There’s still lots of confusion about the true definition of Emotional Intelligence (EQ). Everyone knows what IQ is, and it’s fairly easy to determine anyone’s level of IQ merely by taking a written test. The “old school” train of thought is the higher the IQ, the more successful that person will be in life. This sounds very logical, but how do you explain why someone with the highest GPA and SAT scores might find very little success in their professional career, while another person with “low” test scores and no advance degrees quickly climbs through the ranks? The answer is Emotional Intelligence.
First, a definition of EQ. The simplest and easiest way to define EQ is “emotional control”. It’s the one thing all of the top performers I train are really good at – understanding and controlling their emotions. And not just understanding and controlling THEIR emotions, but also OTHERS emotions. In my years of training top performing sales people, I’ve found the following traits to be synonymous with them all.
- They don’t allow their emotions to be hijacked
Top performers don’t allow the people around them to dictate their emotions. They always have a very thorough understanding of their surroundings and are always aware of the people they spend time with. High EQ individuals understand while they can’t control the emotions of others, they do have 100% control of their own emotions. They don’t allow anyone to dictate how they think. Their thoughts are their own and they have complete control over how they feel at all times.
- They’re not addicted to the approval of others
High EQ individuals understand not everyone is going to like them. They prefer to be liked, but at the end of the day, they could care less. They understand the approval from others has nothing to do with their own success. Average performers (and the vast majority of the population) have a constant need to feel “accepted” and “approved” by EVERYONE. It unfortunately prevents a lot of people from stepping outside their comfort zone and doing things that would bring them the results they constantly dream about. They think things like “what if everyone laughs at me?” or “what if I fail?”. High EQ individuals don’t need the approval and/or acceptance of others. They’re confident in their abilities, whether others approve or not.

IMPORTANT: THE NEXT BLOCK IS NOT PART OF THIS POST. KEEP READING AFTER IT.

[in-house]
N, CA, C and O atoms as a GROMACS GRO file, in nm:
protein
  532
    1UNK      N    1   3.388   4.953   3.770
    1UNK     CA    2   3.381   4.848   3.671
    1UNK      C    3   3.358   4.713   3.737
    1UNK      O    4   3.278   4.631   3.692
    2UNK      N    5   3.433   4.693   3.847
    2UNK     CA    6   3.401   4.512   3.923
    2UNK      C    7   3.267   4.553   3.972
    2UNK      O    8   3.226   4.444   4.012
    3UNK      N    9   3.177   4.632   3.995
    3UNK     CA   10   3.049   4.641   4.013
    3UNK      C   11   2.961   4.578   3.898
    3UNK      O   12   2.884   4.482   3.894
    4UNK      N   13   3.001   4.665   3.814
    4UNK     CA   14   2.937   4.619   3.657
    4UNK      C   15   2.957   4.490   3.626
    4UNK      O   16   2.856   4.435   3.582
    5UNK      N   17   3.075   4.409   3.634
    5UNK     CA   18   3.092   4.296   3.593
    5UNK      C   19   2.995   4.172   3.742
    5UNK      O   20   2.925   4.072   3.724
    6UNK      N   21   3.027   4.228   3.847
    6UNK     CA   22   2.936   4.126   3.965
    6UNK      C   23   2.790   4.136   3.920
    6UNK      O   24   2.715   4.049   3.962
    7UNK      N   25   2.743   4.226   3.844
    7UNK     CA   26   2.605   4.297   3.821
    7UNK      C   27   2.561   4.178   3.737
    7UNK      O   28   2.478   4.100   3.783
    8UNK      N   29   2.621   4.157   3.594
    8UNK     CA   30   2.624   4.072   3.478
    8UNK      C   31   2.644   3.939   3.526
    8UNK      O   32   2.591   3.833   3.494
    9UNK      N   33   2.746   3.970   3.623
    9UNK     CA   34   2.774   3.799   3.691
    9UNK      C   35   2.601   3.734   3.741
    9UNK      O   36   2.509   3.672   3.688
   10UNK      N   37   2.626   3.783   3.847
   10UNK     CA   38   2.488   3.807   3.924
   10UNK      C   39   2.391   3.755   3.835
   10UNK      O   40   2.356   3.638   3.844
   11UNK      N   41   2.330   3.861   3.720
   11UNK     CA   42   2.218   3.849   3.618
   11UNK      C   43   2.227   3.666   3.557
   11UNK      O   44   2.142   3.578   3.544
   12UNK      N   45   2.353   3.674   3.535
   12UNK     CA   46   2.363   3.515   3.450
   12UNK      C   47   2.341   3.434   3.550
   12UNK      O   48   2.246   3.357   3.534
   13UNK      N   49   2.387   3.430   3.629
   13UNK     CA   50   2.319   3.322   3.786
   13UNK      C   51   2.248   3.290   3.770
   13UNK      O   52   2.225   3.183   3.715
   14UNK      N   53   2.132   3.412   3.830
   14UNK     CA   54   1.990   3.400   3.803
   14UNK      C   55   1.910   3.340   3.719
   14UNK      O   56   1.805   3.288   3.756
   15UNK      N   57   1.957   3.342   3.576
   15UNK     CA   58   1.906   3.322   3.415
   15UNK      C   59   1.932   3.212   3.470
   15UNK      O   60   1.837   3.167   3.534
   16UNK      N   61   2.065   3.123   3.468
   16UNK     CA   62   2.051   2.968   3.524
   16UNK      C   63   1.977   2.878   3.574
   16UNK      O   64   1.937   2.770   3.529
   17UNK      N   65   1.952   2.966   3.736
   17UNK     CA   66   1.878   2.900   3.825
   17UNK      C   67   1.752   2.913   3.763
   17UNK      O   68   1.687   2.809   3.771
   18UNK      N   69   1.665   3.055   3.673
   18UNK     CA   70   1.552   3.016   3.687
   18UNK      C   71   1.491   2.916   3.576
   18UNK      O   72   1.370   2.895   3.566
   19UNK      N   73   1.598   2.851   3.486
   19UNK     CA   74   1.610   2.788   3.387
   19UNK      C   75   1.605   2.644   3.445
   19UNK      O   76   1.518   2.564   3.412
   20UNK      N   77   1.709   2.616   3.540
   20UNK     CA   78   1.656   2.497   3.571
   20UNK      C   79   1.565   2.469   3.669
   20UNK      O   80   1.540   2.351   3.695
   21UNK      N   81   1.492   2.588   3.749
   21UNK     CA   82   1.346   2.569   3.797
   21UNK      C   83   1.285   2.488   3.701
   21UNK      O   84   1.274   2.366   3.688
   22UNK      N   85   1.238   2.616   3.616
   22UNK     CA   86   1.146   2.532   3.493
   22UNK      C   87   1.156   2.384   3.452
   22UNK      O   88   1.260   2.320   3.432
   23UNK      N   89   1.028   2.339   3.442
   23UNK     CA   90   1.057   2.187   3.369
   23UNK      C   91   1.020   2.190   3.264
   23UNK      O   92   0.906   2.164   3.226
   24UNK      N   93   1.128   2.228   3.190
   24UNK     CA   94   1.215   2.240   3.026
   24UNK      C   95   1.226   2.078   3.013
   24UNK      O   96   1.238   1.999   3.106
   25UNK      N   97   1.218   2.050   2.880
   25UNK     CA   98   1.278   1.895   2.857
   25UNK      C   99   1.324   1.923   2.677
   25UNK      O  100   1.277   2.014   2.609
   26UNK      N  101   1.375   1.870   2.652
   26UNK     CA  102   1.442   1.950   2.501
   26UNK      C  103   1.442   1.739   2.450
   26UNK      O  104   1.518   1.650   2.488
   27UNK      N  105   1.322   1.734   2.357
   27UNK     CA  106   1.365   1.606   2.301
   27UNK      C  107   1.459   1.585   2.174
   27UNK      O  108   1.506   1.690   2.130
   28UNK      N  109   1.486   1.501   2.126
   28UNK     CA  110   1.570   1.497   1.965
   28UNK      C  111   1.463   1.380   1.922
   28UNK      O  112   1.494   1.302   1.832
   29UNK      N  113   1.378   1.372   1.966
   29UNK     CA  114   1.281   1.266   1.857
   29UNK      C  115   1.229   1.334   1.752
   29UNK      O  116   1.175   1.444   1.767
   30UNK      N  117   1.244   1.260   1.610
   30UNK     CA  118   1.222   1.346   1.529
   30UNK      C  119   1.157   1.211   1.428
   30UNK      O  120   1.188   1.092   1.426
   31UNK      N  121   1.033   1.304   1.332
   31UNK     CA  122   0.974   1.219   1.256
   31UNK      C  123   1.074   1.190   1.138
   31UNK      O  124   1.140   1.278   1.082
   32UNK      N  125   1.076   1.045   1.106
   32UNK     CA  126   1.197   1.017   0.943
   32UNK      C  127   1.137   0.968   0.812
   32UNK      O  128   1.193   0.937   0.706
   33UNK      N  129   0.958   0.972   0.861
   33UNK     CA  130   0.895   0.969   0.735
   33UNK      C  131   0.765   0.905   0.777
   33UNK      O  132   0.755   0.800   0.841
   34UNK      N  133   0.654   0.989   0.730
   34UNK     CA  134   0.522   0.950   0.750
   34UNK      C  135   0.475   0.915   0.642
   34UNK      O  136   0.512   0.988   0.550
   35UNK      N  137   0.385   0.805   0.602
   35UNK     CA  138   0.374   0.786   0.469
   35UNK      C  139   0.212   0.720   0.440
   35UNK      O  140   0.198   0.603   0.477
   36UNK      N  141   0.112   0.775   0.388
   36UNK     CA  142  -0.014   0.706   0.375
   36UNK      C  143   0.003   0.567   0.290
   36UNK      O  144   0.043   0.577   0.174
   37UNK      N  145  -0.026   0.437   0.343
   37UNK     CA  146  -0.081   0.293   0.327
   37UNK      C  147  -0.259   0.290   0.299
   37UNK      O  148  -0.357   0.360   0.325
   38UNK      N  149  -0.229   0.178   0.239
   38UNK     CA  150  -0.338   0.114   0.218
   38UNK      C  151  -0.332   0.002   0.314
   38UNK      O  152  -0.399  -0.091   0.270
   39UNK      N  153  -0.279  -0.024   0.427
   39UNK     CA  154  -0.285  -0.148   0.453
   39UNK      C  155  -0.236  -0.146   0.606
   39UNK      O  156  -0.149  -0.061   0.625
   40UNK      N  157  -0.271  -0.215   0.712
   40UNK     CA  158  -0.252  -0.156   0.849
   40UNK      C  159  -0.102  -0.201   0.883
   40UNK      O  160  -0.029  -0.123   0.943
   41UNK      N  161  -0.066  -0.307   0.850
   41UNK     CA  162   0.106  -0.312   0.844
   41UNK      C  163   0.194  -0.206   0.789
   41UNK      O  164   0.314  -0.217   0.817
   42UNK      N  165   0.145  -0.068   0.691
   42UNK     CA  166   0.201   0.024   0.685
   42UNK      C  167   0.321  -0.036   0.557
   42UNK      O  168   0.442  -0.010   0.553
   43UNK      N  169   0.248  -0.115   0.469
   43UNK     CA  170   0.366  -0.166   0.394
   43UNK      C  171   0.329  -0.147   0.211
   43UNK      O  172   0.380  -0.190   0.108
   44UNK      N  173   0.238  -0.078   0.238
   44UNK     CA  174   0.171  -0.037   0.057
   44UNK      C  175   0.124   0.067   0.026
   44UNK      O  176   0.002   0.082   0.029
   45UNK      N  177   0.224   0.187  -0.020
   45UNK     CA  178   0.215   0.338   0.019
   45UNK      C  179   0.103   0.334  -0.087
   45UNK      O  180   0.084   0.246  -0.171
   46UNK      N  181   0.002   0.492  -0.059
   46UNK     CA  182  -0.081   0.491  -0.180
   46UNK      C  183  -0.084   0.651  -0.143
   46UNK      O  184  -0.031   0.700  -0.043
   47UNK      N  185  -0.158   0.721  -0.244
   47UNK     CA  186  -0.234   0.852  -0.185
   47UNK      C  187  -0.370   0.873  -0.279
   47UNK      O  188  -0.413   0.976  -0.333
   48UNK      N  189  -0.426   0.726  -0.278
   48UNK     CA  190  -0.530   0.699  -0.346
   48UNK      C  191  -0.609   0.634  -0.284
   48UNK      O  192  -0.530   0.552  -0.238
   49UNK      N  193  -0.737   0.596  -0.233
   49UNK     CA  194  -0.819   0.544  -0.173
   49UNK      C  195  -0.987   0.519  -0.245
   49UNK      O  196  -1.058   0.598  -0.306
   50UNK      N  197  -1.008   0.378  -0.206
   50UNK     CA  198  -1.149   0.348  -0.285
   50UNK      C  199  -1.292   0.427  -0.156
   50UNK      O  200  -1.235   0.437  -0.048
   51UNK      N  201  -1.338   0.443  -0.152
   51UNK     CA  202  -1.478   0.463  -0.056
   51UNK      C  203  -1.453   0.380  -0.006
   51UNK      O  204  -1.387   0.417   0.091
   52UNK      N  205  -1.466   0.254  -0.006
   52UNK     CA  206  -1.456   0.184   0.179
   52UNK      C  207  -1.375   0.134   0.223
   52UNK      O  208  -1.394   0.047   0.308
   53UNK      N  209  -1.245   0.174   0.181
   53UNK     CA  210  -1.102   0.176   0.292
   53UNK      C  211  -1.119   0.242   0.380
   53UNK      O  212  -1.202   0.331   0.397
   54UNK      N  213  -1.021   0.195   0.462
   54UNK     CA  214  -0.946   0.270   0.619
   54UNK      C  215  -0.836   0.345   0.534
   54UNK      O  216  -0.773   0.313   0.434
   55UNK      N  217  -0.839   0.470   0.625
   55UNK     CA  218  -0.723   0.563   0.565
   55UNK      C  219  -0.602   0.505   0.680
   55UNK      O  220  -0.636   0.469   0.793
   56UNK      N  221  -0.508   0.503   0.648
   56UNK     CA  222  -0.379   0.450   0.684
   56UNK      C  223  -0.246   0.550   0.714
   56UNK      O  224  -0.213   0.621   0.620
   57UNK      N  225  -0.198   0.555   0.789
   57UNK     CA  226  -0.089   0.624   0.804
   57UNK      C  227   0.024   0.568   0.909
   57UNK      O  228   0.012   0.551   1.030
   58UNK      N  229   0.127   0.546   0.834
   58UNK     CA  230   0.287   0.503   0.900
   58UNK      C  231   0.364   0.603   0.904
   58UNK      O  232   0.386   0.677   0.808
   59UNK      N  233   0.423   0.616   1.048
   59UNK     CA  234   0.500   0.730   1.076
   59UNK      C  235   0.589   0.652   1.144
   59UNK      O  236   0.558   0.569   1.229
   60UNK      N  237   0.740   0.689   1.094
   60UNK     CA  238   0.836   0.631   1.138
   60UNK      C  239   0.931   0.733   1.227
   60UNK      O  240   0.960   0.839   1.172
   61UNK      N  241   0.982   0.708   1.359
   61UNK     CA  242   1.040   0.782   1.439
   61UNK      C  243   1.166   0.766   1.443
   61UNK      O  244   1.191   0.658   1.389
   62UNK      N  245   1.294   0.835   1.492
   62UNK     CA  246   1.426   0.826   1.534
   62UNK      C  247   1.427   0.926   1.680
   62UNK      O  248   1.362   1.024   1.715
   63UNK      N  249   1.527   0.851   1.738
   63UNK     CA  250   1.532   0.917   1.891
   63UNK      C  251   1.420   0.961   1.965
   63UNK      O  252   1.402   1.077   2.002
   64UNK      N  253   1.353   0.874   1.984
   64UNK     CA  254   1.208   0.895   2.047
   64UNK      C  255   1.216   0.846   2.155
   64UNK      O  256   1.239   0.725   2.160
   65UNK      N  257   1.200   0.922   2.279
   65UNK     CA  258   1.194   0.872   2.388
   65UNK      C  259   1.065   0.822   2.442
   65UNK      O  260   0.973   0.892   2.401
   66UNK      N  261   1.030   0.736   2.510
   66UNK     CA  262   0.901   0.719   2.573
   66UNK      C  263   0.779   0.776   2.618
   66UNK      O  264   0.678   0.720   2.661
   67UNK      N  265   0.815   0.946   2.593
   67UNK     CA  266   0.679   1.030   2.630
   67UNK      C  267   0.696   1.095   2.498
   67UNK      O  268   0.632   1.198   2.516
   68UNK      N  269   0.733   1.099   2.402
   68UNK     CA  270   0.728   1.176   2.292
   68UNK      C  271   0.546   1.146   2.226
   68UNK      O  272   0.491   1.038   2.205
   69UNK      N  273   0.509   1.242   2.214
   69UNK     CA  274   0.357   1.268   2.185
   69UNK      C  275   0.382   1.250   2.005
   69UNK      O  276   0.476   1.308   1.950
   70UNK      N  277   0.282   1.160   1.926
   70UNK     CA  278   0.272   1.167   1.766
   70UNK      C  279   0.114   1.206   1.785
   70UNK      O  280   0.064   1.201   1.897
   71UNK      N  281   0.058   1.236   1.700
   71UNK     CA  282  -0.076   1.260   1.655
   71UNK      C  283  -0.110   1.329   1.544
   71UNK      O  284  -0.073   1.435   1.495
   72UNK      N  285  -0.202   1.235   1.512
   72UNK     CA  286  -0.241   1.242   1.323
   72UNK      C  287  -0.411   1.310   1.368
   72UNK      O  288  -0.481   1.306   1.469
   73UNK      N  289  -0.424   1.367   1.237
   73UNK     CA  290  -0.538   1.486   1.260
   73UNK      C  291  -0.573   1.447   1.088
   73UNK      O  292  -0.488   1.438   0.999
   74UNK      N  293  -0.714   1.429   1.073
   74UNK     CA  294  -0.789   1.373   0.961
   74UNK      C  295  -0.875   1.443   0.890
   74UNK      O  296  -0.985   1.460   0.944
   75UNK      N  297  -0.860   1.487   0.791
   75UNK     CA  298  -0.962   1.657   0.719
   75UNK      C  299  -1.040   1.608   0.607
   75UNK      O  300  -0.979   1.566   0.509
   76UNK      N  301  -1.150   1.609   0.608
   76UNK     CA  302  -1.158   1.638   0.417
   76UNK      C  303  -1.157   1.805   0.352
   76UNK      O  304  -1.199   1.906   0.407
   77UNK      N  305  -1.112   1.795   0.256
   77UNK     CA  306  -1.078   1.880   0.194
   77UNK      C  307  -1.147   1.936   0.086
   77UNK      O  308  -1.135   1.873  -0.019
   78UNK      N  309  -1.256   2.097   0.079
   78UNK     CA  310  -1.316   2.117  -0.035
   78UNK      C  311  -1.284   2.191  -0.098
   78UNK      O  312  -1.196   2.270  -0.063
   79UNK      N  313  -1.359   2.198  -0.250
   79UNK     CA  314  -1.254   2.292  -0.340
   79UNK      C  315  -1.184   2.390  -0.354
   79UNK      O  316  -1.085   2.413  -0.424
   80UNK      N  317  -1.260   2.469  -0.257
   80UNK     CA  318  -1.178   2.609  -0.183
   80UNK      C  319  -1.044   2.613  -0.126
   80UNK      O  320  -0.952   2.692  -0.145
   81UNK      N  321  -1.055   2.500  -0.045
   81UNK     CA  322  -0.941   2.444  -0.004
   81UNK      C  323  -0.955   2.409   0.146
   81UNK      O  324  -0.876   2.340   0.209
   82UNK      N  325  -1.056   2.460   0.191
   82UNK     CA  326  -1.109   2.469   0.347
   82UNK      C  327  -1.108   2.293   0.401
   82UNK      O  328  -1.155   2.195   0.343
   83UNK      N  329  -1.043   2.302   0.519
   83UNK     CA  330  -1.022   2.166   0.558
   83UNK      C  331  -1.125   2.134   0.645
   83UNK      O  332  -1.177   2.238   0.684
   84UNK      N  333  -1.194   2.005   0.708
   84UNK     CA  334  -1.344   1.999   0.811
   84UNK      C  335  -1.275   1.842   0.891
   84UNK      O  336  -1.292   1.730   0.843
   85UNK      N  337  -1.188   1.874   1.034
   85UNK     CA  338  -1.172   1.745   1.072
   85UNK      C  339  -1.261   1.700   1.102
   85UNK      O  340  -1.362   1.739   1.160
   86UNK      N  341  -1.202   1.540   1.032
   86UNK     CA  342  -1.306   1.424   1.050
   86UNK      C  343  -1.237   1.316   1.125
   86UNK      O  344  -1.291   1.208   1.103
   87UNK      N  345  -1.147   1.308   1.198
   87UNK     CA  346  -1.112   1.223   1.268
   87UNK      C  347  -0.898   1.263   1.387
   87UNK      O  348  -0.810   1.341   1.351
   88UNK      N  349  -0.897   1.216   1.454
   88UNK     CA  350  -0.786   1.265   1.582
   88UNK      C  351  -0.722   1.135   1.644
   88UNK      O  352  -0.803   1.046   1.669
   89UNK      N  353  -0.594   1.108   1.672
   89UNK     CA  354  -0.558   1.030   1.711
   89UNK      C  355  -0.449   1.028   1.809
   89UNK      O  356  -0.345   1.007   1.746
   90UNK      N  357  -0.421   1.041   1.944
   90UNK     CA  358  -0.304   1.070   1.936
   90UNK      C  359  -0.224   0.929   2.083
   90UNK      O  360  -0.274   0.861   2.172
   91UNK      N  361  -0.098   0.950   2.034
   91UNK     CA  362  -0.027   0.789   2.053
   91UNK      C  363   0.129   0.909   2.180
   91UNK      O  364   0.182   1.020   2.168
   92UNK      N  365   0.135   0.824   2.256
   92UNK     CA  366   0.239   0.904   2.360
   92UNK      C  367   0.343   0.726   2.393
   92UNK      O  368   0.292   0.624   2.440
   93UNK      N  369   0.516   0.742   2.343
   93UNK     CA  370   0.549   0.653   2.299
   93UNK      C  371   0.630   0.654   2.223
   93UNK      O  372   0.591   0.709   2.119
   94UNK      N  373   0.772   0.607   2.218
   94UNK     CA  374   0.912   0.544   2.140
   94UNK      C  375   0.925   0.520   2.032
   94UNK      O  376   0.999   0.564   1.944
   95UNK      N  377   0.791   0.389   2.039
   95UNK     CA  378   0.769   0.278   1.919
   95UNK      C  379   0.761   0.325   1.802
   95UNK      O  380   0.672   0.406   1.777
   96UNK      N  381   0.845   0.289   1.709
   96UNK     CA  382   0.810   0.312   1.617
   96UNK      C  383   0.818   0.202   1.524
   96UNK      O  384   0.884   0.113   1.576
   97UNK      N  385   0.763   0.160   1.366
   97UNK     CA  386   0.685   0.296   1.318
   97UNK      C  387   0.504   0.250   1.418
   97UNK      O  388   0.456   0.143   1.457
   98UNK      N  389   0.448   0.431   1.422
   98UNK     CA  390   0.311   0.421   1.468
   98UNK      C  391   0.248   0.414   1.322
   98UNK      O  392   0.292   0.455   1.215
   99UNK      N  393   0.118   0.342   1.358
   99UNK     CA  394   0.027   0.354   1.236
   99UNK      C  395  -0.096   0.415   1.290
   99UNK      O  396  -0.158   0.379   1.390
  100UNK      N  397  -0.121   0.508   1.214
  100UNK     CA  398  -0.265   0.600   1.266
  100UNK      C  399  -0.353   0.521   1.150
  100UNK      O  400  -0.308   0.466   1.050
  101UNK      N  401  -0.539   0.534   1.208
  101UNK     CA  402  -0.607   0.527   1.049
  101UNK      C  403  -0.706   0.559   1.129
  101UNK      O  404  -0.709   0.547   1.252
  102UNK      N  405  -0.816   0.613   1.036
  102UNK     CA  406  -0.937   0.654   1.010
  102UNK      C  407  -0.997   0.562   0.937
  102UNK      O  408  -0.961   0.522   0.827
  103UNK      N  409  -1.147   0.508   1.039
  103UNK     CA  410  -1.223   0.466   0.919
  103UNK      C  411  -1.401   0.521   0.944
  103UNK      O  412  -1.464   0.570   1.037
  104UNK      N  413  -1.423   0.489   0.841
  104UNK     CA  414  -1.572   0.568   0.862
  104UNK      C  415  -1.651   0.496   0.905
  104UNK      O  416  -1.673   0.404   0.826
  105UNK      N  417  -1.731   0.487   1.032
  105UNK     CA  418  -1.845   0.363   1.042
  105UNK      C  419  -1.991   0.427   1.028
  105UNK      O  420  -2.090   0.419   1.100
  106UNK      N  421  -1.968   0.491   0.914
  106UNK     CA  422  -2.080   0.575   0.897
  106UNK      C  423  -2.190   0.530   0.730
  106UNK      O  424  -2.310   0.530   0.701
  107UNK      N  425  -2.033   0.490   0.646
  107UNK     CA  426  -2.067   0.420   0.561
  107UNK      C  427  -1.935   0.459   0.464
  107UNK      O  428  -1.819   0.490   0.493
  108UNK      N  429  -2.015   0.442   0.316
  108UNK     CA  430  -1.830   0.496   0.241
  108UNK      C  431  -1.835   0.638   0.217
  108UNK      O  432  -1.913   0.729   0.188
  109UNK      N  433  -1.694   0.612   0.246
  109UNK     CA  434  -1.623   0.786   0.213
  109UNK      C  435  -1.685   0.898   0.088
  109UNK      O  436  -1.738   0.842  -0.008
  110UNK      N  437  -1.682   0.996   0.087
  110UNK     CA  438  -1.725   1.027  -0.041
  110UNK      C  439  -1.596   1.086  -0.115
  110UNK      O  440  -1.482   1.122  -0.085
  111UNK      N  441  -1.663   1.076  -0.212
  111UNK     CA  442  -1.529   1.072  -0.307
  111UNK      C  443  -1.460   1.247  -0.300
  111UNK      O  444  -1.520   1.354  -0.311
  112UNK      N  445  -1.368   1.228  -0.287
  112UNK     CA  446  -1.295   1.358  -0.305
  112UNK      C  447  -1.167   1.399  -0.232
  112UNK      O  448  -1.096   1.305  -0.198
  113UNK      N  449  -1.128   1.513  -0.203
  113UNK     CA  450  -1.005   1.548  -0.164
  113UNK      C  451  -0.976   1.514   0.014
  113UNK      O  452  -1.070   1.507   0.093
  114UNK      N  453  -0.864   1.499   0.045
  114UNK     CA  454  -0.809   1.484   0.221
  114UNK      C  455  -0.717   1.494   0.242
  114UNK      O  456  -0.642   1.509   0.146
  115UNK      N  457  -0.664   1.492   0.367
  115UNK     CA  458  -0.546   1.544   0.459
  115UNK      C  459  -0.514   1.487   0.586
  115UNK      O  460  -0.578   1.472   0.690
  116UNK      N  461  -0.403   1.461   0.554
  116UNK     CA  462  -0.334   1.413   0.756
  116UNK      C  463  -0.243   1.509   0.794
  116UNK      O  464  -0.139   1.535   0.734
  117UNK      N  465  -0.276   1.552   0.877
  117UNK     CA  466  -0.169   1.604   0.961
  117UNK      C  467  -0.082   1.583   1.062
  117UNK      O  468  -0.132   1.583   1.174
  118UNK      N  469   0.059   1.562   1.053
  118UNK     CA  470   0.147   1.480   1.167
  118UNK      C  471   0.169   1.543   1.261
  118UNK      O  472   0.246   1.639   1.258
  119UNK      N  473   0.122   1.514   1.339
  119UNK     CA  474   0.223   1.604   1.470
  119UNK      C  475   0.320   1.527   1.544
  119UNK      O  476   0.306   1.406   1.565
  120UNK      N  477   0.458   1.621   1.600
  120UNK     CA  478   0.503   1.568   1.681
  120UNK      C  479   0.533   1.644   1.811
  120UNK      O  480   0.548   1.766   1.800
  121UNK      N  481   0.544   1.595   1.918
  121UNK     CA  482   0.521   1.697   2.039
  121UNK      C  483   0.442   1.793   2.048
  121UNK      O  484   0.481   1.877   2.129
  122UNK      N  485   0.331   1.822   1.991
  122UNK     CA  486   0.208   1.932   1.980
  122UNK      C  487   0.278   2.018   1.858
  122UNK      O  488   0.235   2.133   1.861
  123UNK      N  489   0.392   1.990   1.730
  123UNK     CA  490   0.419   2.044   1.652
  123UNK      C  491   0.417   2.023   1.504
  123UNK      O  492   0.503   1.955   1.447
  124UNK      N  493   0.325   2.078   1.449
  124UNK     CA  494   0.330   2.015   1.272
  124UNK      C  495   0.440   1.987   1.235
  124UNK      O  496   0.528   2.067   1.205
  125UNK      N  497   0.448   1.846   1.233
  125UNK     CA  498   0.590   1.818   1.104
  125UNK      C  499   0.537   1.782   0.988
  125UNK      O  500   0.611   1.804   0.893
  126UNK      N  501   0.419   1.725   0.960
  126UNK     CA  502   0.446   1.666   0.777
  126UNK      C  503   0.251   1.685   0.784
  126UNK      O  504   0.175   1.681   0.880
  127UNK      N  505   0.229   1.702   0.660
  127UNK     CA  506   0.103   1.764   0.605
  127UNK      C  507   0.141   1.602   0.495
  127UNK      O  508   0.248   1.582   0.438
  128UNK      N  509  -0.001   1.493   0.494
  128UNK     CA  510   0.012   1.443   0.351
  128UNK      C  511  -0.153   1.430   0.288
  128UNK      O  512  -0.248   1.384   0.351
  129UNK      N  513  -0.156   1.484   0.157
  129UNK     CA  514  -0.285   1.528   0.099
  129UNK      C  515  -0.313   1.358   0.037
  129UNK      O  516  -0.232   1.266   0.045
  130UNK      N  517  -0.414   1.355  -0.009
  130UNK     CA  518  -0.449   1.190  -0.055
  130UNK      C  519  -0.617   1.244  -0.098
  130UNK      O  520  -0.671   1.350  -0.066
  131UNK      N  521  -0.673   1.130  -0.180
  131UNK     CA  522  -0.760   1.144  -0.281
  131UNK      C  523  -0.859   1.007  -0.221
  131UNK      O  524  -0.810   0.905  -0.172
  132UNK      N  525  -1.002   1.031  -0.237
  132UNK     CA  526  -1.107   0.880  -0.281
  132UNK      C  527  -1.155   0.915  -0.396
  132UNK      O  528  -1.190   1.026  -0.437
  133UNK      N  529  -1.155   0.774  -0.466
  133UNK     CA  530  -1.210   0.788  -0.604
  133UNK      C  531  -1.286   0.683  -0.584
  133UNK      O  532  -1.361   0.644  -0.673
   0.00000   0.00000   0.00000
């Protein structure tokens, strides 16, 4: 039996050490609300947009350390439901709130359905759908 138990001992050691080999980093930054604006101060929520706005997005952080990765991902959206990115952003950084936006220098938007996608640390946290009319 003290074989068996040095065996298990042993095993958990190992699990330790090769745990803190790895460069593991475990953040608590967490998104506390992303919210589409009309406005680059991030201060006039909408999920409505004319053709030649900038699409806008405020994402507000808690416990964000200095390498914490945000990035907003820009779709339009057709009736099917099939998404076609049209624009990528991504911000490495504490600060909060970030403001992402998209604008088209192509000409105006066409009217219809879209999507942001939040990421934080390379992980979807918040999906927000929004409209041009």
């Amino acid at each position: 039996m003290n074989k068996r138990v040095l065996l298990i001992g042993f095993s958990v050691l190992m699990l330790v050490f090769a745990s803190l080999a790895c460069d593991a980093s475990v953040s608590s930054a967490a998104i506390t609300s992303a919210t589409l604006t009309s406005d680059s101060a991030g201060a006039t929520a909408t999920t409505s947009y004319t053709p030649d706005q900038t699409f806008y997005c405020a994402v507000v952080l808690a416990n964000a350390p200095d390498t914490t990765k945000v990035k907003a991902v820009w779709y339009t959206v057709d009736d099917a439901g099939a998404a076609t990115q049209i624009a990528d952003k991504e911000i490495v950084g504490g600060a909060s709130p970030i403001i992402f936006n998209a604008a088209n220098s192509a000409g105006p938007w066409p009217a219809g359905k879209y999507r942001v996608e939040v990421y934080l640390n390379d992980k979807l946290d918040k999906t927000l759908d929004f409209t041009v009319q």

- They’re not afraid of rejection
After working with, and training sales people for the last 20+ years, this is probably one of the top “success killers” I see. It’s the fear of being told “NO”. Average performers take an emotional hit when they’re told no by a prospect. They question their own abilities and begin to think negatively about their skill set, or personality, or salesmanship. Top performers don’t allow rejection to doubt their abilities. They understand the more times they hear “No”, the closer they are to a “Yes”. In our mental toughness training, we call this “systematic desensitization”. High EQ people are experts at “systematically desensitizing” their brains to rejection. They constantly put themselves in uncomfortable situations until their brain stops seeing it as a threat, and starts seeing it as a game.
- They understand the power of logical thinking vs. emotional thinking
Understanding the difference between these two types of thinking is not just extremely useful in the workplace; it’ll also bring benefits to your personal life. Top performers are masters at separating their emotional thoughts from their logical thoughts when making decisions. Here’s the issue with 99% of humans (not just salespeople): They allow their current emotional state to get involved with their decision making. This can be catastrophic in the workplace. Top performers understand the CRITICAL importance of making decisions based on logic; not emotion. This is not to say emotion has no place in the decision making process. It most certainly does. The secret is to understand that emotion and logic are inversely related. So as you get more emotional, you become less logical. As you become more logical, you become less emotional. The average person makes decisions in the heat of the moment when emotions are high, and in business this almost always ends in lost sales and poor results. High EQ individuals assess the statistical data in front of them (logic), consider how their decision will affect the people around them (emotion), and make their decision accordingly.